Chapter 29 The Big Bang
Collaborative Group Activities
- This chapter deals with some pretty big questions and ideas. Some belief systems teach us that there are questions to which “we were not meant to know” the answers. Other people feel that if our minds and instruments are capable of exploring a question, then it becomes part of our birthright as thinking human beings. Have your group discuss your personal reactions to discussing questions like the beginning of time and space, and the ultimate fate of the universe. Does it make you nervous to hear about scientists discussing these issues? Or is it exciting to know that we can now gather scientific evidence about the origin and fate of the cosmos? (In discussing this, you may find that members of your group strongly disagree; try to be respectful of others’ points of view.)
- A popular model of the universe in the 1950s and 1960s was the so-called steady-state cosmology. In this model, the universe was not only the same everywhere and in all directions (homogeneous and isotropic), but also the same at all times. We know the universe is expanding and the galaxies are thinning out, and so this model hypothesized that new matter was continually coming into existence to fill in the space between galaxies as they moved farther apart. If so, the infinite universe did not have to have a sudden beginning, but could simply exist forever in a steady state. Have your group discuss your reaction to this model. Do you find it more appealing philosophically than the Big Bang model? Can you cite some evidence that indicates that the universe was not the same billions of years ago as it is now—that it is not in a steady state?
- One of the lucky accidents that characterizes our universe is the fact that the time scale for the development of intelligent life on Earth and the lifetime of the Sun are comparable. Have your group discuss what would happen if the two time scales were very different. Suppose, for example, that the time for intelligent life to evolve was 10 times greater than the main-sequence lifetime of the Sun. Would our civilization have ever developed? Now suppose the time for intelligent life to evolve is ten times shorter than the main-sequence lifetime of the Sun. Would we be around? (This latter discussion requires considerable thought, including such ideas as what the early stages in the Sun’s life were like and how much the early Earth was bombarded by asteroids and comets.)
- The grand ideas discussed in this chapter have a powerful effect on the human imagination, not just for scientists, but also for artists, composers, dramatists, and writers. Here we list just a few of these responses to cosmology. Each member of your group can select one of these, learn more about it, and then report back, either to the group or to the whole class.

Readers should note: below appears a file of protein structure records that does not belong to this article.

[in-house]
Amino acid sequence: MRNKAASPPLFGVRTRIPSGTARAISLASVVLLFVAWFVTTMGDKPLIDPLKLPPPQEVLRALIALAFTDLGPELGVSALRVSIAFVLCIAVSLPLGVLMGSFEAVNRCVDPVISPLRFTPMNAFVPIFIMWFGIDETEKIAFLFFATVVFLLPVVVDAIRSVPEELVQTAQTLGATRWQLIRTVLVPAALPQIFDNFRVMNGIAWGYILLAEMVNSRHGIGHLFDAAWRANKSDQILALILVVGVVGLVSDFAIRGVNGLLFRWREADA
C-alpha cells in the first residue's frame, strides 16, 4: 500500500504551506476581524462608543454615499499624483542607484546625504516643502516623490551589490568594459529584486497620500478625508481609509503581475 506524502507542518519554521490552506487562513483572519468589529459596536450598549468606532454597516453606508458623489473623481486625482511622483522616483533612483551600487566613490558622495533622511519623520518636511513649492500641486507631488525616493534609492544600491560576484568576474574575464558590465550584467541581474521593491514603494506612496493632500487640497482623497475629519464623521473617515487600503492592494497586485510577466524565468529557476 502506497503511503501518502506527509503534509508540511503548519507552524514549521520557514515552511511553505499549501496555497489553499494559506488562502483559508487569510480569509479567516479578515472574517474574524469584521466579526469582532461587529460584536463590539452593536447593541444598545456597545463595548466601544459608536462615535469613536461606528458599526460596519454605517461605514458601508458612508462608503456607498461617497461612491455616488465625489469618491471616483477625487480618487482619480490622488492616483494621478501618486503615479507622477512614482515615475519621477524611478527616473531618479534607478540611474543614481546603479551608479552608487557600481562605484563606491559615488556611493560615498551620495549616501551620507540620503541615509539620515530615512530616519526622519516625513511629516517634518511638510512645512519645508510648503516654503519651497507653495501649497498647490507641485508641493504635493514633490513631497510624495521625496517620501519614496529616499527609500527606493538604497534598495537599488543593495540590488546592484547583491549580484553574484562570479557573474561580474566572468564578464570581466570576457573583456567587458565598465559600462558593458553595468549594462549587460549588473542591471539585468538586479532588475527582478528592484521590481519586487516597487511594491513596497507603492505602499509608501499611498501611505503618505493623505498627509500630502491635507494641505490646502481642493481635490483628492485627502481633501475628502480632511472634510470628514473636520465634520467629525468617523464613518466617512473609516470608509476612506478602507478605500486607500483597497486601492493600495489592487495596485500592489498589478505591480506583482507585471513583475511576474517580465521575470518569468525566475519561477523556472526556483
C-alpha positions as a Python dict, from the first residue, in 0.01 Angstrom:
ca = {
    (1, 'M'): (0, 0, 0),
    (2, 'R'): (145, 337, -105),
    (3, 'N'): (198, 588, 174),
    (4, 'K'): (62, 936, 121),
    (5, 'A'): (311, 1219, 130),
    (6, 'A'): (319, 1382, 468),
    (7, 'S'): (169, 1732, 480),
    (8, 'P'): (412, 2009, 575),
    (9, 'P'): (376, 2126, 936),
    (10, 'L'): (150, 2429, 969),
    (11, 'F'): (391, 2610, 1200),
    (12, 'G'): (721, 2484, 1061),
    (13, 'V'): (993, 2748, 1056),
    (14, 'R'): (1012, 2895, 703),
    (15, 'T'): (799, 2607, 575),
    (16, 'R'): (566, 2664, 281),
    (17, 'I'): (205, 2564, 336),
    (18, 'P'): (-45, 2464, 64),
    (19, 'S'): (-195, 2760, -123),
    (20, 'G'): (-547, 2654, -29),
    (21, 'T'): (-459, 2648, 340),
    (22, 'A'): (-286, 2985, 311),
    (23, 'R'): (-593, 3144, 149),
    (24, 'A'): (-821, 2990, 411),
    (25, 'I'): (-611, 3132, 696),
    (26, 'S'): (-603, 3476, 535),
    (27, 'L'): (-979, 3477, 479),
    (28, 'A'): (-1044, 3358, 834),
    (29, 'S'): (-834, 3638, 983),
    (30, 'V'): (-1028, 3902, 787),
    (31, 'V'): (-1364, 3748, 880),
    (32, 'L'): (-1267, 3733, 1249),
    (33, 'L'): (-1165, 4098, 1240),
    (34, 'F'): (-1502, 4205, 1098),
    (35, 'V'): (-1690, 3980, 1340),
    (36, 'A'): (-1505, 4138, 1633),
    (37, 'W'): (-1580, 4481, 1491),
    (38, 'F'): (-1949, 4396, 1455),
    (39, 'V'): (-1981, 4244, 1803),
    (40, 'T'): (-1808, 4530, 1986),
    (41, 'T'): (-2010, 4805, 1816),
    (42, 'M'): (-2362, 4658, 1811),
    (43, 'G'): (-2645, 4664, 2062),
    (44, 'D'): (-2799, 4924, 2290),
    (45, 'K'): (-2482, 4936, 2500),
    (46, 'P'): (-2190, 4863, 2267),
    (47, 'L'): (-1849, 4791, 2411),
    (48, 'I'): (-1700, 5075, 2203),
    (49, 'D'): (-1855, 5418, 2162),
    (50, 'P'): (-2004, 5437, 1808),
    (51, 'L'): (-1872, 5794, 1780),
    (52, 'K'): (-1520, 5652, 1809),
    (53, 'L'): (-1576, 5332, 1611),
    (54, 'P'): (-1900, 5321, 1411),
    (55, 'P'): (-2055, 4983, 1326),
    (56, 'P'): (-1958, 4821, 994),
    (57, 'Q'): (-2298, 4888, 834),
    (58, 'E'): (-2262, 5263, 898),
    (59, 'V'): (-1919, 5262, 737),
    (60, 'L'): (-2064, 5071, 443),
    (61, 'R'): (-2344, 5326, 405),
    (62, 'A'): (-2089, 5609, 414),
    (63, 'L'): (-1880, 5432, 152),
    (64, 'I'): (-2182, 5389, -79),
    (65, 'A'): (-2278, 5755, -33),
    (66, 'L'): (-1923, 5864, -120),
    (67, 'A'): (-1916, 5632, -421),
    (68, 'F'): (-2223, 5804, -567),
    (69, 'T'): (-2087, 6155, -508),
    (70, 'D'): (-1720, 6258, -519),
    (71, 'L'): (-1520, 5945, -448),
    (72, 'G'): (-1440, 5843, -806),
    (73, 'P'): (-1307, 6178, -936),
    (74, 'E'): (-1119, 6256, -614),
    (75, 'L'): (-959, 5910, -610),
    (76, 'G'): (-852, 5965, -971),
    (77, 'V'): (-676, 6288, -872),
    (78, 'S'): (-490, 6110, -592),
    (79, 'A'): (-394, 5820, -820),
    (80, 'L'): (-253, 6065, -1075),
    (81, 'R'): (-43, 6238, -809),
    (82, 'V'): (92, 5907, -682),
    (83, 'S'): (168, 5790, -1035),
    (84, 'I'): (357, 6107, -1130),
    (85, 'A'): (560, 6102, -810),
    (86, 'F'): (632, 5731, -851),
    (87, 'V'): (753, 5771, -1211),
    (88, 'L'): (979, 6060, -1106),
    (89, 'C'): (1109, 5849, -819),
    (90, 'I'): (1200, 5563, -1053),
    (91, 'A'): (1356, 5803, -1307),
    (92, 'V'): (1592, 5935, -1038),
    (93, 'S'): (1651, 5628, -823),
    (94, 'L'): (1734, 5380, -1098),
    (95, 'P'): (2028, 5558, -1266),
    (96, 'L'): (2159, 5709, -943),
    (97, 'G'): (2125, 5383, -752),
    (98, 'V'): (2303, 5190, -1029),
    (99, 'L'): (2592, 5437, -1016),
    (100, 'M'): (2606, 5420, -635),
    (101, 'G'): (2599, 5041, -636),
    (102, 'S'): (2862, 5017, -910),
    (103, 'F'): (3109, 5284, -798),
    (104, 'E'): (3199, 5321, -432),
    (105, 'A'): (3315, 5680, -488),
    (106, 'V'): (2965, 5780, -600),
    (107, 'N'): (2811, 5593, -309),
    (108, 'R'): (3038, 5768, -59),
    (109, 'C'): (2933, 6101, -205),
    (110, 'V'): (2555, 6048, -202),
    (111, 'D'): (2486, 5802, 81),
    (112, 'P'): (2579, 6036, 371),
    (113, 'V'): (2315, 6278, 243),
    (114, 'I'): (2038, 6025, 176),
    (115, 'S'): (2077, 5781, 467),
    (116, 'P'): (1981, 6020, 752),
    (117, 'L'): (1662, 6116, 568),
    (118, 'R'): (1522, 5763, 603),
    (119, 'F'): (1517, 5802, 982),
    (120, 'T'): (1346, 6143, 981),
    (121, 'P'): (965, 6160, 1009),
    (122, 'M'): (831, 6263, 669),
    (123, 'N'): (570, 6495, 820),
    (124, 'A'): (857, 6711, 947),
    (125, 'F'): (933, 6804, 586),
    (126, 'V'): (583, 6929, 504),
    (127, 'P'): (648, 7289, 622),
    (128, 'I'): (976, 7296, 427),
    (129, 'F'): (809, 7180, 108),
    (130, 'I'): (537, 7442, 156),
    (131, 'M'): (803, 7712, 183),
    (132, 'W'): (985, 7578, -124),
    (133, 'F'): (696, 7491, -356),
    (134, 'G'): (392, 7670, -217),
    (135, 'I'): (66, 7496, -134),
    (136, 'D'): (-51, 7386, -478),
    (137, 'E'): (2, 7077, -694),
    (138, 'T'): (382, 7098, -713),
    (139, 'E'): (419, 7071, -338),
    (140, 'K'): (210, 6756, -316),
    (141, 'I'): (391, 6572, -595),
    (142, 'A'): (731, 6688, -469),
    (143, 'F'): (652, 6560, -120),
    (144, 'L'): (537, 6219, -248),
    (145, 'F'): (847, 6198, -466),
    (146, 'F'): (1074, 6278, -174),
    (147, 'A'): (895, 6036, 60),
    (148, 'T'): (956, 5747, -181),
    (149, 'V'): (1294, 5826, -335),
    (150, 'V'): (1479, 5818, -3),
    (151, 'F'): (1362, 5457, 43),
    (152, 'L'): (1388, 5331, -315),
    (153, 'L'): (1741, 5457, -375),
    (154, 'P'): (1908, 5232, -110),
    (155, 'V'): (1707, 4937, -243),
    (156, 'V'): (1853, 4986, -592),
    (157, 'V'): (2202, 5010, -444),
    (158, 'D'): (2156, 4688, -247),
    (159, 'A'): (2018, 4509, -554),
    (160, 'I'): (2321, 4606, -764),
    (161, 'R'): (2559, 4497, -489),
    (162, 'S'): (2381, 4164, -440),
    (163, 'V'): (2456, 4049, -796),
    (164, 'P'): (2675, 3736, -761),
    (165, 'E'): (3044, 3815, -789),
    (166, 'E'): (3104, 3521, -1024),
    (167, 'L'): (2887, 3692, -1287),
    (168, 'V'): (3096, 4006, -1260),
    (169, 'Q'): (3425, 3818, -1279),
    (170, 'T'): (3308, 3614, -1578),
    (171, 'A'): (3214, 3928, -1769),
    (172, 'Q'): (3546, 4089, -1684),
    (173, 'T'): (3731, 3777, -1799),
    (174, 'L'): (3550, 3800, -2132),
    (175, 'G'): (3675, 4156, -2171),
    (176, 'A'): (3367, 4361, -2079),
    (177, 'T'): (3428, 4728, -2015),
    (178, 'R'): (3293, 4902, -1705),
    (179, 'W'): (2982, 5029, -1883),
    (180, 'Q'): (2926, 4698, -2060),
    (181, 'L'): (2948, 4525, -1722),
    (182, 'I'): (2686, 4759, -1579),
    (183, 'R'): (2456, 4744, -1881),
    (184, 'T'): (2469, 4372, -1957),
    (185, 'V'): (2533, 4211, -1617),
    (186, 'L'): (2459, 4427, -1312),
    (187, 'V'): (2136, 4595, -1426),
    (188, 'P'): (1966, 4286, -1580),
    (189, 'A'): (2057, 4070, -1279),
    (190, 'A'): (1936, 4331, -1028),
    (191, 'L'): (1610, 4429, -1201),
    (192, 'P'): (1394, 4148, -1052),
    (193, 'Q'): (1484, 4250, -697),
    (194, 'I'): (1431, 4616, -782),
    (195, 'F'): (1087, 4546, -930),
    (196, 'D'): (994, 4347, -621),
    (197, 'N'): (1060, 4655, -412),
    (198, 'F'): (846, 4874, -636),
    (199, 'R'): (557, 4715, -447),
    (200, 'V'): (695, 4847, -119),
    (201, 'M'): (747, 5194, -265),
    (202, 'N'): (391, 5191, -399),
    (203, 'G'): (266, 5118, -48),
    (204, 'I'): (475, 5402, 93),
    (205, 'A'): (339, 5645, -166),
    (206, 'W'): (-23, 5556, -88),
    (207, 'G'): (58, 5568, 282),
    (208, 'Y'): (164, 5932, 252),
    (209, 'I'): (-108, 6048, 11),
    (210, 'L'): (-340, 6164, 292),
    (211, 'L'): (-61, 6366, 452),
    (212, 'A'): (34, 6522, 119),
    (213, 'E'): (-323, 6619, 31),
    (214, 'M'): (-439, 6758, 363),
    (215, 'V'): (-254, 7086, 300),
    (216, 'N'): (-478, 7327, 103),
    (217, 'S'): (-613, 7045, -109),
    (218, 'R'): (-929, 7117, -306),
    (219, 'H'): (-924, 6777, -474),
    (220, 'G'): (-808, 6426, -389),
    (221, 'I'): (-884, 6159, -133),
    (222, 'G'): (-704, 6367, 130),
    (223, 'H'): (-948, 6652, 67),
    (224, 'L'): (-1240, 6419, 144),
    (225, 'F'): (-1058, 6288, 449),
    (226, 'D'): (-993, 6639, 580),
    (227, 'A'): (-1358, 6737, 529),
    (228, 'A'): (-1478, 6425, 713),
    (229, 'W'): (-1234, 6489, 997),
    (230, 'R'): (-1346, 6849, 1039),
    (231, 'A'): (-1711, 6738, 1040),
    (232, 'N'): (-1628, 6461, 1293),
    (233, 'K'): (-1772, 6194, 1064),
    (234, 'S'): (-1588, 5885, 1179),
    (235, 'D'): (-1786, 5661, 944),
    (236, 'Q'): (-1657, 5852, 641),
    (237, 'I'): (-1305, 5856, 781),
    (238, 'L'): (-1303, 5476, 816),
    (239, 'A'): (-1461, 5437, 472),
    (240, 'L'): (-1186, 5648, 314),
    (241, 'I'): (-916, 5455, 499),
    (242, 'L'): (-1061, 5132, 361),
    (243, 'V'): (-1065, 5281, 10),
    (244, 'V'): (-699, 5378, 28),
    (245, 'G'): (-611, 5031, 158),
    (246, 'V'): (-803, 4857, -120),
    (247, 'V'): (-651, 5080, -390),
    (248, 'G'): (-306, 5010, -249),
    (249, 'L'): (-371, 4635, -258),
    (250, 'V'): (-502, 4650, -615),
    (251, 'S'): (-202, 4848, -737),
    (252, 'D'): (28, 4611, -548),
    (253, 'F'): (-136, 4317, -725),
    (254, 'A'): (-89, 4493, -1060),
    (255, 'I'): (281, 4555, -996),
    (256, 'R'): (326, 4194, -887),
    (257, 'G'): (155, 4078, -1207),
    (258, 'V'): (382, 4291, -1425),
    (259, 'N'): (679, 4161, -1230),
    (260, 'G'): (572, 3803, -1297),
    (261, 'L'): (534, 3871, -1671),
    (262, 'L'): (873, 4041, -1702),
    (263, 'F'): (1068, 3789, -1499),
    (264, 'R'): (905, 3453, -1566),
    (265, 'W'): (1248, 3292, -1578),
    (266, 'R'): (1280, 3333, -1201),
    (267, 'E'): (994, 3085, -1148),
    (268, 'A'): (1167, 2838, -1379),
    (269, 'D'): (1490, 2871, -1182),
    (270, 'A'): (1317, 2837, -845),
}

- The California poet Robinson Jeffers was the brother of an astronomer who worked at the Lick Observatory. His poem “Margrave” is a meditation on cosmology and on the kidnap and murder of a child: http://www.poemhunter.com/best-poems/robinson-jeffers/margrave/.
- In the science fiction story “The Gravity Mine” by Stephen Baxter, the energy of evaporating supermassive black holes is the last hope of living beings in the far future in an ever-expanding universe. The story has poetic description of the ultimate fate of matter and life and is available online at: http://www.infinityplus.co.uk/stories/gravitymine.htm.
- The musical piece YLEM by Karlheinz Stockhausen takes its title from the ancient Greek term for primeval material revived by George Gamow. It tries to portray the oscillating universe in musical terms. Players actually expand through the concert hall, just as the universe does, and then return and expand again. See: http://www.karlheinzstockhausen.org/ylem_english.htm.
- The musical piece Supernova Sonata http://www.astro.uvic.ca/~alexhp/new/supernova_sonata.html by Alex Parker and Melissa Graham is based on the characteristics of 241 type Ia supernova explosions, the ones that have helped astronomers discover the acceleration of the expanding universe.
- Gregory Benford’s short story “The Final Now” envisions the end of an accelerating open universe, and blends religious and scientific imagery in a very poetic way. Available free online at: http://www.tor.com/stories/2010/03/the-final-now.
- When Einstein learned about Hubble’s work showing that the universe of galaxies is expanding, he called his introduction of the cosmological constant into his general theory of relativity his “biggest blunder.” Can your group think of other “big blunders” from the history of astronomy, where the thinking of astronomers was too conservative and the universe turned out to be more complicated or required more “outside-the-box” thinking?